I recently had the chance to interview four experienced and expert tour guides currently working in Italy, though all have at some point worked in other European countries as well and one in Asia, and have a range in personal nationalities including Italian and American. When I first told them I wanted to write the things they wished they could say to their tourists but couldn’t, they were hesitant, because negativity is sort of a big don’t do it in the tourism industry. However I promised not to name names or companies, and to be gentle, and that this post is intended to help tourists with advice on how to create a more pleasant touring experience for themselves too, because lets face it, we all have a better time if the guide isn’t super annoyed. So here are the top five things your tour guides wish they could tell you… maybe just a little something to keep in mind on future trips!
1. Please limit your questions to those about the tour or destination, not your guides personal life.
Guides actually go through some pretty rigorous testing to become certified, and they have a LOT of knowledge about your travel destination and it’s culture, so if you spend your entire tour asking about how they became a tour guide or why they are an expat, or even sometimes rude questions like “so what is your real job” then that kind of lets both their hard work and your payment go to waste. Let them teach you something new so you can appreciate your travels more. Getting to know people is great too, but if you’re interested in meeting locals then stop off at a populated looking pub after your tour is over.
2. Respect your guide’s time.
If you sign up for a three hour tour and show up 30 minutes late, or decide to spend 25 minutes buying souvenirs, you cannot rightfully hold it against your guide if they cannot finish the tour once the three hours is up. They probably have another tour to get to, maybe a class to teach even, or hey perhaps lunch with their mates. Your walking tour was not the only event on their calendar that day, and most tours are scheduled to include a bit of time for shopping and photos but nothing excessive, so if you ask your guide to make a longer stop off along the way, that’s on you.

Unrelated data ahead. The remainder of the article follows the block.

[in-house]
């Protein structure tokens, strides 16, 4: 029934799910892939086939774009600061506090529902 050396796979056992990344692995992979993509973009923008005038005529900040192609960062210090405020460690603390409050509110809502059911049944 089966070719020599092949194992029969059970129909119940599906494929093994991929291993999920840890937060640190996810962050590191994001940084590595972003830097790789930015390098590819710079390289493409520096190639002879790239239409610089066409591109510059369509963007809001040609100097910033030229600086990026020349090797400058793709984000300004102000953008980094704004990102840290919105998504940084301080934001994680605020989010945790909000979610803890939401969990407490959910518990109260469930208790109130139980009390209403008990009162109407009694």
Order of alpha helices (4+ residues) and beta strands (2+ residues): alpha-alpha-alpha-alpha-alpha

3. Trust your guide with your itinerary, they know what they’re doing.
Sometimes when you travel things happen that are out of everyones control. The bus breaks down, there’s a fire at the restaurant hosting the included lunch, someone was leaning just a hair too far over that ledge for a selfie and well… you get the idea. It’s times like these tourists tend to bombard their guides with reminders about the itinerary and blatant facts about the current situation. “But we’re supposed to be at the museum by 3pm and it’s 2:30pm and the bus has a flat tire.” Similarly to how you are both aware of the schedule and also the flat tire, the guide is very aware as well, and if you let them be they could most quickly, calmly and smoothly make other arrangements and alter the schedule and explain to you the revised plan. Please simmer down.
4. Don’t treat a group tour like a private tour.
If you’re in a group tour and you and your pal are stopping to take 800 selfies, buy sunscreen because you forgot it at the hotel, or T-shirts for your bros back home, maybe a snack, you are likely holding up the whole group. On private tours, it’s fine to sort of go at your own pace, ask more questions and take photos when interested and hustle along when you aren’t, but in a group tour it’s only fair to pretty much stick to the itinerary.
5. “Please do not be a teenager.”
That is a direct quote from one of the guides currently with a group of teenagers. Understandable. Let’s chalk this one up to please listen before asking questions, only ask question relevant to the tour or destination, don’t try to be a comedian, don’t climb on or touch things that aren’t meant to be climbed on or touched, use your indoor voice when indoors and probably also outdoors, and stop making out with your bae.
Photo via Sarah Freeman